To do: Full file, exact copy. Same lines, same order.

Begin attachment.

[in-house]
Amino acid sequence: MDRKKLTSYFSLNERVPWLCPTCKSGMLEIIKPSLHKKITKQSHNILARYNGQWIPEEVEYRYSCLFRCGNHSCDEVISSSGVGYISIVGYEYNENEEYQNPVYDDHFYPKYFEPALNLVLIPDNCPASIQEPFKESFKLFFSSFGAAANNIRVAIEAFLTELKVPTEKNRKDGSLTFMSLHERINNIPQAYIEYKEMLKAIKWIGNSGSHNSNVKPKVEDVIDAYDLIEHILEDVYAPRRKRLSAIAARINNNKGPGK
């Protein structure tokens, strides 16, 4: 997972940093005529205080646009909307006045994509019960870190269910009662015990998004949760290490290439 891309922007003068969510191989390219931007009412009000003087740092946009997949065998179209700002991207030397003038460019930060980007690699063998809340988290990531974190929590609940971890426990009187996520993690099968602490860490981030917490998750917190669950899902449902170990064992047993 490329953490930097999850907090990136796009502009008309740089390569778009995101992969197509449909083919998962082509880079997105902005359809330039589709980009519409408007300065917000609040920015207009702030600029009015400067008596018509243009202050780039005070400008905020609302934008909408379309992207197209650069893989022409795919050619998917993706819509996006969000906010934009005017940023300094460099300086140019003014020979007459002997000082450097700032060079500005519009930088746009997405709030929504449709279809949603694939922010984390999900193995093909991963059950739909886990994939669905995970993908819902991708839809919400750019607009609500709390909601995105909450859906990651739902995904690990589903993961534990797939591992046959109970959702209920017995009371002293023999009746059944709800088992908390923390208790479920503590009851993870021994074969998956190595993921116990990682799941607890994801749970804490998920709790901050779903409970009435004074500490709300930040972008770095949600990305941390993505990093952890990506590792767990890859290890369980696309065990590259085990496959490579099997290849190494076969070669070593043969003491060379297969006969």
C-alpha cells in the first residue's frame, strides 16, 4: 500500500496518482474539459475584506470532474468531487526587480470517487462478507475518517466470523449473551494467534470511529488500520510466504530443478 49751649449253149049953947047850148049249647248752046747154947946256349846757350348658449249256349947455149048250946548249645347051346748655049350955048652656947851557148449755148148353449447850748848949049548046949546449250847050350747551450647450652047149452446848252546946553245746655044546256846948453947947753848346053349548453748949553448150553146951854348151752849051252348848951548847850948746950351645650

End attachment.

[in-house]
Amino acid sequence: MDRKKLTSYFSLNERVPWLCPTCKSGMLEIIKPSLHKKITKQSHNILARYNGQWIPEEVEYRYSCLFRCGNHSCDEVISSSGVGYISIVGYEYNENEEYQNPVYDDHFYPKYFEPALNLVLIPDNCPASIQEPFKESFKLFFSSFGAAANNIRVAIEAFLTELKVPTEKNRKDGSLTFMSLHERINNIPQAYIEYKEMLKAIKWIGNSGSHNSNVKPKVEDVIDAYDLIEHILEDVYAPRRKRLSAIAARINNNKGPGK
């Protein structure tokens, strides 16, 4: 997972940093005529205080646009909307006045994509019960870190269910009662015990998004949760290490290439 891309922007003068969510191989390219931007009412009000003087740092946009997949065998179209700002991207030397003038460019930060980007690699063998809340988290990531974190929590609940971890426990009187996520993690099968602490860490981030917490998750917190669950899902449902170990064992047993 490329953490930097999850907090990136796009502009008309740089390569778009995101992969197509449909083919998962082509880079997105902005359809330039589709980009519409408007300065917000609040920015207009702030600029009015400067008596018509243009202050780039005070400008905020609302934008909408379309992207197209650069893989022409795919050619998917993706819509996006969000906010934009005017940023300094460099300086140019003014020979007459002997000082450097700032060079500005519009930088746009997405709030929504449709279809949603694939922010984390999900193995093909991963059950739909886990994939669905995970993908819902991708839809919400750019607009609500709390909601995105909450859906990651739902995904690990589903993961534990797939591992046959109970959702209920017995009371002293023999009746059944709800088992908390923390208790479920503590009851993870021994074969998956190595993921116990990682799941607890994801749970804490998920709790901050779903409970009435004074500490709300930040972008770095949600990305941390993505990093952890990506590792767990890859290890369980696309065990590259085990496959490579099997290849190494076969070669070593043969003491060379297969006969």
C-alpha cells in the first residue's frame, strides 16, 4: 500500500496518482474539459475584506470532474468531487526587480470517487462478507475518517466470523449473551494467534470511529488500520510466504530443478 49751649449253149049953947047850148049249647248752046747154947946256349846757350348658449249256349947455149048250946548249645347051346748655049350955048652656947851557148449755148148353449447850748848949049548046949546449250847050350747551450647450652047149452446848252546946553245746655044546256846948453947947753848346053349548453748949553448150553146951854348151752849051252348848951548847850948746950351645650